Warren Hoffman is the author of The Great White Way: Race and the Broadway Musical.
Growing up as a kid of a library employee, I spent a lot of time reading and sitting in libraries. The power of books and the written word is something that has stayed with me ever since (even as I recently moved to using a Kindle just this past week). So, it was with much excitement that I got a call a few months ago from the Library of Congress to give a talk around my new book, The Great White Way: Race and the Broadway Musical. To be asked to speak at the nation’s most important and famous library was indeed an honor.
What was particularly rewarding about my visit to the Library on October 10 (which was videotaped and which will be available online in the coming months) is that I conducted part of my research for the book at the Library of Congress, and it was nice to take things full circle. The Library of Congress, as part of its extensive collection, houses an impressive music collection, including the archives of musical theater greats Oscar Hammerstein II, Irving Berlin, and Leonard Bernstein. I accessed all of their papers in the writing of my book, and most relevant were the papers of Leonard Bernstein in unearthing the story of the 1957 musical, West Side Story.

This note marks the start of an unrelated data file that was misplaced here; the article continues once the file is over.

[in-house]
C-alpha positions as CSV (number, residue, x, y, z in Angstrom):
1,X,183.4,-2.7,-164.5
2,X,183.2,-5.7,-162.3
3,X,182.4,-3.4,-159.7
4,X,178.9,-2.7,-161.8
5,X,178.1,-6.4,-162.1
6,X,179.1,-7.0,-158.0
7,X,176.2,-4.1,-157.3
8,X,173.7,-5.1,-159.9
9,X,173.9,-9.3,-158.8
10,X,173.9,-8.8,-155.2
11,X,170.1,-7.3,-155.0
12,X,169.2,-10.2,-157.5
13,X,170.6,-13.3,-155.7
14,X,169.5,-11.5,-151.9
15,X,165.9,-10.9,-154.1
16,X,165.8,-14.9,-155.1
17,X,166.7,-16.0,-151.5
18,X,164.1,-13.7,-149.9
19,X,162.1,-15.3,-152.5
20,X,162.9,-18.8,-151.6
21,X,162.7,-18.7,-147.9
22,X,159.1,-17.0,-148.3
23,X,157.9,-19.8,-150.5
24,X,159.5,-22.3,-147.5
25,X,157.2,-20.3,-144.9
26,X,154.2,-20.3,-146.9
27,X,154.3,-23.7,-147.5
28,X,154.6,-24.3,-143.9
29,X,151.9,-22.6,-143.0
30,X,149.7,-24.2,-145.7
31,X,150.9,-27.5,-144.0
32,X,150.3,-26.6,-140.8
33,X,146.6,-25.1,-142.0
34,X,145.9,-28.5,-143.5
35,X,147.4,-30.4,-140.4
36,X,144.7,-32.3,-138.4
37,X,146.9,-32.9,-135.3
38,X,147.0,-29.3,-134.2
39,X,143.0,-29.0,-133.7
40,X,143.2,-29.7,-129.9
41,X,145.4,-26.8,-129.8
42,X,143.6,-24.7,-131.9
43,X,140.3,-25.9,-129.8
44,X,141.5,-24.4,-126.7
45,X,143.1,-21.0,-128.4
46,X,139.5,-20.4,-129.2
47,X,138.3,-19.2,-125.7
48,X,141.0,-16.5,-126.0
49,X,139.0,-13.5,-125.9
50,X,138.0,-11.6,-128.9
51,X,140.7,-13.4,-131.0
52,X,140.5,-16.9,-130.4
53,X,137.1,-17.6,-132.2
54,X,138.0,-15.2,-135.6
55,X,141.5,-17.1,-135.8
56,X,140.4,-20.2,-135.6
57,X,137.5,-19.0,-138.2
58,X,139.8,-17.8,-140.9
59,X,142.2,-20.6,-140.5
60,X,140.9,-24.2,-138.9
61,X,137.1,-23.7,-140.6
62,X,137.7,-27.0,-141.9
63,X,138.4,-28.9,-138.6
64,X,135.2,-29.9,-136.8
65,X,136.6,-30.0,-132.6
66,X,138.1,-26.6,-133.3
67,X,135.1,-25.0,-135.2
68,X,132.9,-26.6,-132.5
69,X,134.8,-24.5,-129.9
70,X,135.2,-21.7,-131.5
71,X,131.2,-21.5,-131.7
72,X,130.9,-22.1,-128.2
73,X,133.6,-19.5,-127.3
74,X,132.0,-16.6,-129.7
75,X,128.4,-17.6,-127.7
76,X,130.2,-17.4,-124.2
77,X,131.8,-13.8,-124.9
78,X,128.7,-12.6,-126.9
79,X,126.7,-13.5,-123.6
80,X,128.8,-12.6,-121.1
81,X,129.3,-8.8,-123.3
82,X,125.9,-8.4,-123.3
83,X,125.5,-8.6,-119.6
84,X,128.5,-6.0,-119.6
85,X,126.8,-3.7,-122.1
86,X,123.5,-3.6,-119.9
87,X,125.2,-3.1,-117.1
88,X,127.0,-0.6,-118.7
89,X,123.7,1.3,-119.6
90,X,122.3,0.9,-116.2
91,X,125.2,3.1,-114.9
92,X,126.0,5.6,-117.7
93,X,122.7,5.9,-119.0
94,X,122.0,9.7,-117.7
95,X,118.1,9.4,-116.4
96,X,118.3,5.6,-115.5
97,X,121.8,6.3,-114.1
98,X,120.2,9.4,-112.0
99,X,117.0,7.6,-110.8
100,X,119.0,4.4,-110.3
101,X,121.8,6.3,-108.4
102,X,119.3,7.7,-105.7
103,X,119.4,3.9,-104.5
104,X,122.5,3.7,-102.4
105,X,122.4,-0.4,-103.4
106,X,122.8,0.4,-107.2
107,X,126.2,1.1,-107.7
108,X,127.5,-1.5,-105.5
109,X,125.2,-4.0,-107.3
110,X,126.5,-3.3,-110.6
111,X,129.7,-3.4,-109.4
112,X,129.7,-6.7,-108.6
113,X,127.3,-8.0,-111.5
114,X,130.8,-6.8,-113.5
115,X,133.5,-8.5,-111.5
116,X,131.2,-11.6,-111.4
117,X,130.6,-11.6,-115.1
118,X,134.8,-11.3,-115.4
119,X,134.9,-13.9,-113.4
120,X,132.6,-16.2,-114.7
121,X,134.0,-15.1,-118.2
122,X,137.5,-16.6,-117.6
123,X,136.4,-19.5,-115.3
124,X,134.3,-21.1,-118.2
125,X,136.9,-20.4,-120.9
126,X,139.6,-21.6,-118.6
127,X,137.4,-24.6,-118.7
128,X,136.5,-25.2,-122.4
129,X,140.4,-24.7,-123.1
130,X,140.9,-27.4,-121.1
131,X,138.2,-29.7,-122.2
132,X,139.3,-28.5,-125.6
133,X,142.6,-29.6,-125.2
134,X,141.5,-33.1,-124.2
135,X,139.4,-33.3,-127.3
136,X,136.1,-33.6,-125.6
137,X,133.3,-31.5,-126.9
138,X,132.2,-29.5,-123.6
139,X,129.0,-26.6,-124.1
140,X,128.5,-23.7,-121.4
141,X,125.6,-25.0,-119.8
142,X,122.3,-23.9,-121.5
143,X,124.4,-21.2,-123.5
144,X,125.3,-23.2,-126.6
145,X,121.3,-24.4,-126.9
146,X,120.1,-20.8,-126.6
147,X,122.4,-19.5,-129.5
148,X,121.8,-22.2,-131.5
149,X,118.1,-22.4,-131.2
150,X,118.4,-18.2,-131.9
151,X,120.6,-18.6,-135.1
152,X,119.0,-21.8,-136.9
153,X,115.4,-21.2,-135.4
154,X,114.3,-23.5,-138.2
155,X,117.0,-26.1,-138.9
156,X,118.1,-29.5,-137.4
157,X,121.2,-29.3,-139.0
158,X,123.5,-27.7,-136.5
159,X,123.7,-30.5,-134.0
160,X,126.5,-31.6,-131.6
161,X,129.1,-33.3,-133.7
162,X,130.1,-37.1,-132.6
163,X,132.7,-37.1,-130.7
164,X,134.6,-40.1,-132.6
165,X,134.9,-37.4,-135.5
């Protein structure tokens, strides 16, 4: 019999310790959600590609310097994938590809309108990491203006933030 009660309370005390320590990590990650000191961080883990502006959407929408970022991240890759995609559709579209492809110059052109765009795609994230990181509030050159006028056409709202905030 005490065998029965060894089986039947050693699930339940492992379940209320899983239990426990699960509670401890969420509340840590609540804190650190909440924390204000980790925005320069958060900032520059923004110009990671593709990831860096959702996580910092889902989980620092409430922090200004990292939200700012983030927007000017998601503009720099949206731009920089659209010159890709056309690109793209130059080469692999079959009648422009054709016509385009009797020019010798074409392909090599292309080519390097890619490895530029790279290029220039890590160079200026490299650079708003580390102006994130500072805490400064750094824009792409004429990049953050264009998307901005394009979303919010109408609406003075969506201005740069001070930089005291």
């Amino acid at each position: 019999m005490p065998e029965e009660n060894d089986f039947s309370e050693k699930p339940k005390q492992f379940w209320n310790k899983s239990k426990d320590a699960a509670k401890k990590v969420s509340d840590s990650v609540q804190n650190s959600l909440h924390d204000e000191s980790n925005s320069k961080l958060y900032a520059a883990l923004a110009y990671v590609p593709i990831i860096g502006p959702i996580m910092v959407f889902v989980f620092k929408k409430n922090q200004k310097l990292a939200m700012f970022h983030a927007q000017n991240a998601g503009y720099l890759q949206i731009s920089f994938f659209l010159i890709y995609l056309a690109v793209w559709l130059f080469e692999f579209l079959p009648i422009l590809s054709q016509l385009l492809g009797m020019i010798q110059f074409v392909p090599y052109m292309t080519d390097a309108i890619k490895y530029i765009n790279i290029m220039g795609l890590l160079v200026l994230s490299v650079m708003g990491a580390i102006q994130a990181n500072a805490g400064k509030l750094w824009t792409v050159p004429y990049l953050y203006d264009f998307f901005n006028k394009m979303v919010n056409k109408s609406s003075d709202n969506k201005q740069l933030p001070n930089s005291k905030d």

Many people think that they know West Side Story, a contemporary take on Romeo and Juliet set in the streets of New York. The show is about two gangs, the white Jets and the Puerto Rican Sharks, but what most people don’t know is that this isn’t what the show was initially going to be about. The original concept was for a show called East Side Story about Jews and Catholics fighting during the Passover holiday. Several early drafts of this show were penned, and one draft even features a Seder on stage (you can see excerpts from these drafts in my book). The Bernstein archives feature some fascinating material, including letters between Bernstein and his collaborators (book writer Arthur Laurents and lyricist Stephen Sondheim) showing the development of this show. Most notable in the collection is Bernstein’s annotated copy of Romeo and Juliet, in which he writes, “an out and out plea for racial tolerance” on the top of the first page, in addition to some song ideas (which never materialized). Also in the collection are a number of unused songs for the show, including “Mix!” and “This Turf is Ours,” songs which really highlight the show’s racial thematics. (Another fact that many folks don’t know is that Bernstein was one of the original lyricists on West Side Story, but actually let Sondheim take full credit for the show.) My book looks at how and why East Side Story became West Side Story, a main reason of which was the shifting racial identity of Jews in the 1940s and 50s from an outsider minority to part of the mainstream white collective.
A healthy audience of about 50 people came out for the talk, which featured video and audio, and many people left thinking quite differently about this beloved art form. My book tour comes to a close for now, but what a bang to go out on!